In her 4/7/18 New York Times Opinion Pages piece, Maureen Dowd writes about the “weird pattern” of women having sex with men they’re not attracted to. She asks, “You can lean in, but you can’t walk out?” I squirmed at this seeming suggestion of blame and letting men’s bad behavior off the hook. At the same time, this misses a phenomenon I’ve noticed in many of the women, young or not, with whom I meet to match with therapists. They are competent, driven, well-spoken, and professional in their career identity, but in interpersonal relationships, they struggle to maintain a sense of self. Dowd refers to The New Yorker short story on the perils of romance, “Cat Person”, that caused a stir when it was published last year. The story’s author told the magazine that her protagonist “… speaks to the way that many women, especially young women, move through the world: not making people angry, taking responsibility for other people’s emotions, working extremely hard to keep everyone around them happy. It’s reflexive and self-protective, and it’s also exhausting.”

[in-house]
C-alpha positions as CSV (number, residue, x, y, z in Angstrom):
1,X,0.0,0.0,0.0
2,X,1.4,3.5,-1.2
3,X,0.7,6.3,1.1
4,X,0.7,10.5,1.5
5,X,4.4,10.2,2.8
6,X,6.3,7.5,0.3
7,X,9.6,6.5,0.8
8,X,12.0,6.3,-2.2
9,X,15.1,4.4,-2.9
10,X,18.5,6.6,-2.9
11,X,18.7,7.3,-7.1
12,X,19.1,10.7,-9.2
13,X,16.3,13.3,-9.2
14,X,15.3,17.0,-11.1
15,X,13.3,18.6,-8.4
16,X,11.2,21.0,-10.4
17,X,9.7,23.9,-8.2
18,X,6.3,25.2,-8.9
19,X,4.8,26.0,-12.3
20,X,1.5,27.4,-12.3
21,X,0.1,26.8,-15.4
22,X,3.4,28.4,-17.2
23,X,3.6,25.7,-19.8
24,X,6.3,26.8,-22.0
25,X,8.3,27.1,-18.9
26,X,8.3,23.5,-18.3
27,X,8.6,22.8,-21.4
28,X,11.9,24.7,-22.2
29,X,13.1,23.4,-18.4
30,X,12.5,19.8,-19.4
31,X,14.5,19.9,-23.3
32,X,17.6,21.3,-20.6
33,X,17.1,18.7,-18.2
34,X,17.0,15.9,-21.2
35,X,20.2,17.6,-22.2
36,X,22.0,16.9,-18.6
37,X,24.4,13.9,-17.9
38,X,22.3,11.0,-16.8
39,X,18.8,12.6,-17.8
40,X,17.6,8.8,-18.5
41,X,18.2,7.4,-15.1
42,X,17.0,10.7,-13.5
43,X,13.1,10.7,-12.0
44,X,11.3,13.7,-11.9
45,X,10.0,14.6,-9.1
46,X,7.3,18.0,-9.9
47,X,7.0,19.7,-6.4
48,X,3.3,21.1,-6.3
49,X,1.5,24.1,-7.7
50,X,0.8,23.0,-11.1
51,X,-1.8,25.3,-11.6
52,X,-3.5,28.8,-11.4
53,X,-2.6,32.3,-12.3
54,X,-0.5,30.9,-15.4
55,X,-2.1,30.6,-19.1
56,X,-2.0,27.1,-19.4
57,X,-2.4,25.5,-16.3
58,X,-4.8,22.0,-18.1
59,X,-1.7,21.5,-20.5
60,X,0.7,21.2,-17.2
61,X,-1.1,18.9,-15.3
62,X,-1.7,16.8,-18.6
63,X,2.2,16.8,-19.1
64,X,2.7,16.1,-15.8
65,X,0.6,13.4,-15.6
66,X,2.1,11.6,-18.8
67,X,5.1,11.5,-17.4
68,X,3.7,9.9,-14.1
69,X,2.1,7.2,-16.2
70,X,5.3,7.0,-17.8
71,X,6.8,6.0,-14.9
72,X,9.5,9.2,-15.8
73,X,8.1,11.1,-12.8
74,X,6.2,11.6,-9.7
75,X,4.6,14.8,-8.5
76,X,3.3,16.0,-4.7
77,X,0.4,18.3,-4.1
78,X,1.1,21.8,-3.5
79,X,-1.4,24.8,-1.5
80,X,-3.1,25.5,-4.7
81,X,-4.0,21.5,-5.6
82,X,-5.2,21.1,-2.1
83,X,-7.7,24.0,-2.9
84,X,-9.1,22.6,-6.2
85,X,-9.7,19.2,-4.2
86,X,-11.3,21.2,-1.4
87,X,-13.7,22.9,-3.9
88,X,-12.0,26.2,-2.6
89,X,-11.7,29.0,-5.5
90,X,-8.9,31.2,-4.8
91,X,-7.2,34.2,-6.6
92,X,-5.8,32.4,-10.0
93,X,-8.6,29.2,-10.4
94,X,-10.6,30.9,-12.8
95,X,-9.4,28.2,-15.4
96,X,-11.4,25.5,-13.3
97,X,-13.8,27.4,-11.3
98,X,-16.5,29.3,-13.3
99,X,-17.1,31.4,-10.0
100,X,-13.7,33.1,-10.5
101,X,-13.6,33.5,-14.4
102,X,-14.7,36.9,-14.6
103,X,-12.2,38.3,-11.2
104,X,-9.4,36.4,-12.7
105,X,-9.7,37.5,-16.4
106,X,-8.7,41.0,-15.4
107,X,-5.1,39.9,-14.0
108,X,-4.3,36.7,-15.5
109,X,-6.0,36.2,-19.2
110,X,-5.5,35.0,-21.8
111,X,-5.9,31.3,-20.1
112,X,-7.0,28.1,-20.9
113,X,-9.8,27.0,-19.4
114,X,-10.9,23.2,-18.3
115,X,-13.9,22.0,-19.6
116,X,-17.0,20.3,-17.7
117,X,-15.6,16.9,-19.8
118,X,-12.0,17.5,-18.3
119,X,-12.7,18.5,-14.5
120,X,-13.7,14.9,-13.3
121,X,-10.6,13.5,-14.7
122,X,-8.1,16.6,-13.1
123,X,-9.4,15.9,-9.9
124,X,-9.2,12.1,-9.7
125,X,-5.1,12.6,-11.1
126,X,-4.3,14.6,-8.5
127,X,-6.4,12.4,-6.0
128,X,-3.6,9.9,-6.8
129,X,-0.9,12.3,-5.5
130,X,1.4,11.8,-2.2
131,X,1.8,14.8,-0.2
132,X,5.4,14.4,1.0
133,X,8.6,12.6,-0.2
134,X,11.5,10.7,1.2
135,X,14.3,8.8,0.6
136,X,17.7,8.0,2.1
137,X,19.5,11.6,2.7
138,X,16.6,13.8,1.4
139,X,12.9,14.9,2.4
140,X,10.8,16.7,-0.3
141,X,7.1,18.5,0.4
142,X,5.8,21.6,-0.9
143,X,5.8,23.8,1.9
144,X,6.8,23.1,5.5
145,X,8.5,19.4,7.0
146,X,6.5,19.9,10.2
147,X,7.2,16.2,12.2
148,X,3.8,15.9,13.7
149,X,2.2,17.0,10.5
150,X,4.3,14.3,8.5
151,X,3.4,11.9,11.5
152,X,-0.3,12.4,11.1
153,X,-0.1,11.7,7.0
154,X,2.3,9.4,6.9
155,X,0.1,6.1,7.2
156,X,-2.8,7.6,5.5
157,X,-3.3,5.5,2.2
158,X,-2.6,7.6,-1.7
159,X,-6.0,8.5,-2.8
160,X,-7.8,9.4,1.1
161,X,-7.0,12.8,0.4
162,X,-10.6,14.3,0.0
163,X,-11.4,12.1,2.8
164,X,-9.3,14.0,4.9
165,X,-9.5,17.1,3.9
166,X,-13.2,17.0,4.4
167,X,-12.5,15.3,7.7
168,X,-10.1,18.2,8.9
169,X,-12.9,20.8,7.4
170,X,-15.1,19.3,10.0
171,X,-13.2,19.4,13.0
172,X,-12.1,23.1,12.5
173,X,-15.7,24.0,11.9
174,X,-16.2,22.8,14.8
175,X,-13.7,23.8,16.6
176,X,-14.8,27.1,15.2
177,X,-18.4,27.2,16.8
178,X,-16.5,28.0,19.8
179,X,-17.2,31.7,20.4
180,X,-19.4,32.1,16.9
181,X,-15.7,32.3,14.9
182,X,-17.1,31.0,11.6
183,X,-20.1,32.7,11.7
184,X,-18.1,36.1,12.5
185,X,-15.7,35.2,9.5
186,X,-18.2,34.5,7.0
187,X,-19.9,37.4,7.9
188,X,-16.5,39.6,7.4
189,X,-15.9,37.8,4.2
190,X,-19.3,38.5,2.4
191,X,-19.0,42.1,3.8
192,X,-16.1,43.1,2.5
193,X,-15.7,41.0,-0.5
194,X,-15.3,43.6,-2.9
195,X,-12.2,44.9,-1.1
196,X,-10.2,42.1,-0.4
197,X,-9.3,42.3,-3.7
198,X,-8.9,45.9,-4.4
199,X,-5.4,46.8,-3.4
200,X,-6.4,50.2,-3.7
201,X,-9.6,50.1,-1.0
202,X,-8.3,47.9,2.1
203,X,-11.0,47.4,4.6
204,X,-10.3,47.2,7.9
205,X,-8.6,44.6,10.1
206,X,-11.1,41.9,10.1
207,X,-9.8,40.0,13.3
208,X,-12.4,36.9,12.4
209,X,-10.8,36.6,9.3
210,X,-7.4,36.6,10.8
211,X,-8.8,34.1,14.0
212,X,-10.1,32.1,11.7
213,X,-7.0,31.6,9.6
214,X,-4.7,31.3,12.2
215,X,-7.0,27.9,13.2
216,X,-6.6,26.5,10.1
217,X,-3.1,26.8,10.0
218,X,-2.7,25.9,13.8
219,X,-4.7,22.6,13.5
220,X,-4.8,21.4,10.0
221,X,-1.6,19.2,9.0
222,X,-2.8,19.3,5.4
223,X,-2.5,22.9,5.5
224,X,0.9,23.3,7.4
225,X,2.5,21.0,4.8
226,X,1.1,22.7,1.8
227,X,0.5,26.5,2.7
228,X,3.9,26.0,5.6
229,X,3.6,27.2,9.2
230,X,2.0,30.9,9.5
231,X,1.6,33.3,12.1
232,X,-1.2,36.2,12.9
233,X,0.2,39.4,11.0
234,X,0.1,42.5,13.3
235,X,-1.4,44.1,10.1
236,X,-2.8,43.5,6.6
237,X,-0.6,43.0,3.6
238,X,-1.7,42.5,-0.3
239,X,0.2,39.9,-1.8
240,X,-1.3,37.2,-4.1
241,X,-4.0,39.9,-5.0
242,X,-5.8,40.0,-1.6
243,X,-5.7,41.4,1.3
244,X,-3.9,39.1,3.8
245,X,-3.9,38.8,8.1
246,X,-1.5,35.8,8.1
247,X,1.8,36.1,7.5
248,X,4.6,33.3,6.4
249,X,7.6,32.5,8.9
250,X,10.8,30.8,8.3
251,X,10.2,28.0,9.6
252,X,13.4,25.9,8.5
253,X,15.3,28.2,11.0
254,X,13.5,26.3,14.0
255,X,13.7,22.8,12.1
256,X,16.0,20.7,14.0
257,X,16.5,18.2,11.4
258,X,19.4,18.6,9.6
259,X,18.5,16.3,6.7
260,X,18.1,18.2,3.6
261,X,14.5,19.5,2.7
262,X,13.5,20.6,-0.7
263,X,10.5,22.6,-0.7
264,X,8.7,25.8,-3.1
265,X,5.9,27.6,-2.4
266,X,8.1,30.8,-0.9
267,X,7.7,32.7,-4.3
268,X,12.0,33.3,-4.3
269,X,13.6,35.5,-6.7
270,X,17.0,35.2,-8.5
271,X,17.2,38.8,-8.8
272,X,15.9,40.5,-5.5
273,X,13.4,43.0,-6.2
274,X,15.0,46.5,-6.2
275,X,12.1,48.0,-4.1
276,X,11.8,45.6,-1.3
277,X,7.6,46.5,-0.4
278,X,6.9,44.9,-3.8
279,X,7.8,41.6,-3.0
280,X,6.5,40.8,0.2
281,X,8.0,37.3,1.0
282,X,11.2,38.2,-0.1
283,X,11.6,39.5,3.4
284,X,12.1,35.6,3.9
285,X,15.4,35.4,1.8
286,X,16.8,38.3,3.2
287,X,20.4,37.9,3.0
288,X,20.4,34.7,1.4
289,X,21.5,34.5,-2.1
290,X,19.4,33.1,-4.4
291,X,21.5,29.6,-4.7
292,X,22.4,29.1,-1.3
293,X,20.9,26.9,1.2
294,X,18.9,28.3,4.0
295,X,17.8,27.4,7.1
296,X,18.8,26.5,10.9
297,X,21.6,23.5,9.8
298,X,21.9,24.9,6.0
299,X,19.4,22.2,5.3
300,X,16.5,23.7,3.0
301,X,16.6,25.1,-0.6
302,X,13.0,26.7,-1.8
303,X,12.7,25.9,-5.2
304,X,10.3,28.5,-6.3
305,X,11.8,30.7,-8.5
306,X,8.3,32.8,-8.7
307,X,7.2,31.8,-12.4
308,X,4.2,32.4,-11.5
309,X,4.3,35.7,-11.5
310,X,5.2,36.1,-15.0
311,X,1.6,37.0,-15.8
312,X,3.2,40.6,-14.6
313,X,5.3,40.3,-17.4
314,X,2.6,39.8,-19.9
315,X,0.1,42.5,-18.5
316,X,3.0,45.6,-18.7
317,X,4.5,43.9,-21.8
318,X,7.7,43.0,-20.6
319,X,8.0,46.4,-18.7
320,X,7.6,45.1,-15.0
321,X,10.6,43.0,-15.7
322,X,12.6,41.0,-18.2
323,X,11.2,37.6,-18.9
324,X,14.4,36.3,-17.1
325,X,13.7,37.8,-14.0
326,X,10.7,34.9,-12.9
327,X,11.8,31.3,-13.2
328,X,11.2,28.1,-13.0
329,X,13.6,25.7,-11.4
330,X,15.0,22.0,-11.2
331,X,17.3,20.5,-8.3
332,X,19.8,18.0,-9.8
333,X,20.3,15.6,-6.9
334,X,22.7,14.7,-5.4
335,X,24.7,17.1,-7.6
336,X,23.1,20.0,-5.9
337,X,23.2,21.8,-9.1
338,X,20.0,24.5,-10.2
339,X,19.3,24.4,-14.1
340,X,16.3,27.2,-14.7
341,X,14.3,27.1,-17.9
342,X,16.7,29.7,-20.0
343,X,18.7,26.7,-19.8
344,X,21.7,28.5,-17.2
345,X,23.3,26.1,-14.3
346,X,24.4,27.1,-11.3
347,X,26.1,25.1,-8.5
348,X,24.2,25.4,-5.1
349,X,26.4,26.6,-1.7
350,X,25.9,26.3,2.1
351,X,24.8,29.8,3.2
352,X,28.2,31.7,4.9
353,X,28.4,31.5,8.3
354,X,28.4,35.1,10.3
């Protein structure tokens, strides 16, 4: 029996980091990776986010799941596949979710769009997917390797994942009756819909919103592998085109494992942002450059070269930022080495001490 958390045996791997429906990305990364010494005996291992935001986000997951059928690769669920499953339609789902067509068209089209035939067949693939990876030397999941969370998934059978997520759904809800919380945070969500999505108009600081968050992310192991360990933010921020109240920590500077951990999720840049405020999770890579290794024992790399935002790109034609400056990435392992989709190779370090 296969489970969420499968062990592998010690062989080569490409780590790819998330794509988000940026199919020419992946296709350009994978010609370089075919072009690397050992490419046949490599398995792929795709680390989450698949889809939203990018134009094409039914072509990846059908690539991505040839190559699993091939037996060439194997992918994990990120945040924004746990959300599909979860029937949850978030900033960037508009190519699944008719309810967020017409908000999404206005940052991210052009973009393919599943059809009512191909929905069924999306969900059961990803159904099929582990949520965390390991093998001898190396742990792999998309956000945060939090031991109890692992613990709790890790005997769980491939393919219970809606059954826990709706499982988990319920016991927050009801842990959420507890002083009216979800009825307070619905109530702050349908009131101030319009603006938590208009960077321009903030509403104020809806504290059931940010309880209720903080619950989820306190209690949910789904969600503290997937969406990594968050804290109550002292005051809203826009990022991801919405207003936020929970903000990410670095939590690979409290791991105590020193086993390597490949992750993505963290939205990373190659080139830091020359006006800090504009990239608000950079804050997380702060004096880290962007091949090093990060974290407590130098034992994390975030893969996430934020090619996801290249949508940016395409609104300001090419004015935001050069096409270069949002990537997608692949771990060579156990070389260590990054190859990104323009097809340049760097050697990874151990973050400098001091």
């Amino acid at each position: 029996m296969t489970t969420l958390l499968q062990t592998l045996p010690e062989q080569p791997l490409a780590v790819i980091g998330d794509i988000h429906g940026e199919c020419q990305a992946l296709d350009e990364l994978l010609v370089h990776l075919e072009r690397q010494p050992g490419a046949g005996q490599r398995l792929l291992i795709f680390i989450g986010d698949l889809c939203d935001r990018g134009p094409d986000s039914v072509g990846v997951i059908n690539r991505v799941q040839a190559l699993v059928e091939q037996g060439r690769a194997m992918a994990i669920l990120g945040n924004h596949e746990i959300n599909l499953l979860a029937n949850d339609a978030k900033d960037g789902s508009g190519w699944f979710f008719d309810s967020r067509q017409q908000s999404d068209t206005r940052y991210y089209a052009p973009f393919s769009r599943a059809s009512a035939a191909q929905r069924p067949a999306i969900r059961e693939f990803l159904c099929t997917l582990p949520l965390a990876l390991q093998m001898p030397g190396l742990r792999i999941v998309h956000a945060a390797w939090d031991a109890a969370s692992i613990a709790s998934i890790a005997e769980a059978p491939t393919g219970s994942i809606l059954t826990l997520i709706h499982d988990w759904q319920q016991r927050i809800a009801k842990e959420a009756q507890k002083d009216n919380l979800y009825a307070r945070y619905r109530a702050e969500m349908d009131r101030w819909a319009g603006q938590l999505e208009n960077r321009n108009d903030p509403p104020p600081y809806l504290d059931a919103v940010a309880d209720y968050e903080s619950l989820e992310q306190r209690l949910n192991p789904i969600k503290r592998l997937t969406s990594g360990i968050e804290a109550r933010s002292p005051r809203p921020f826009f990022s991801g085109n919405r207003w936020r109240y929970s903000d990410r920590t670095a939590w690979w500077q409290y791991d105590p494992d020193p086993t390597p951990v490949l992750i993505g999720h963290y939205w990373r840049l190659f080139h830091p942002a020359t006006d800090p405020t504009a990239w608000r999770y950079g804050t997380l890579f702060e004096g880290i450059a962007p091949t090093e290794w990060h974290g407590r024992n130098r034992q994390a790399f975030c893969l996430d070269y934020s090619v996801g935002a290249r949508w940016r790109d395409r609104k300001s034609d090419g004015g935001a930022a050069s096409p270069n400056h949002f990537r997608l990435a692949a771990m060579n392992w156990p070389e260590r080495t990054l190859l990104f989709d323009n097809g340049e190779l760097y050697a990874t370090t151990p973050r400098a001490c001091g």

I’m struck by her observation, which is consistent with the impression I have of many of the women who sit across from me waiting to be referred for therapy. These traits are so deeply socialized in us women. The best therapy, I think, helps us identify, untangle, and begin to shift this defeating, self-negating way of being in the world.
by Judy Koven, WTRS Coordinator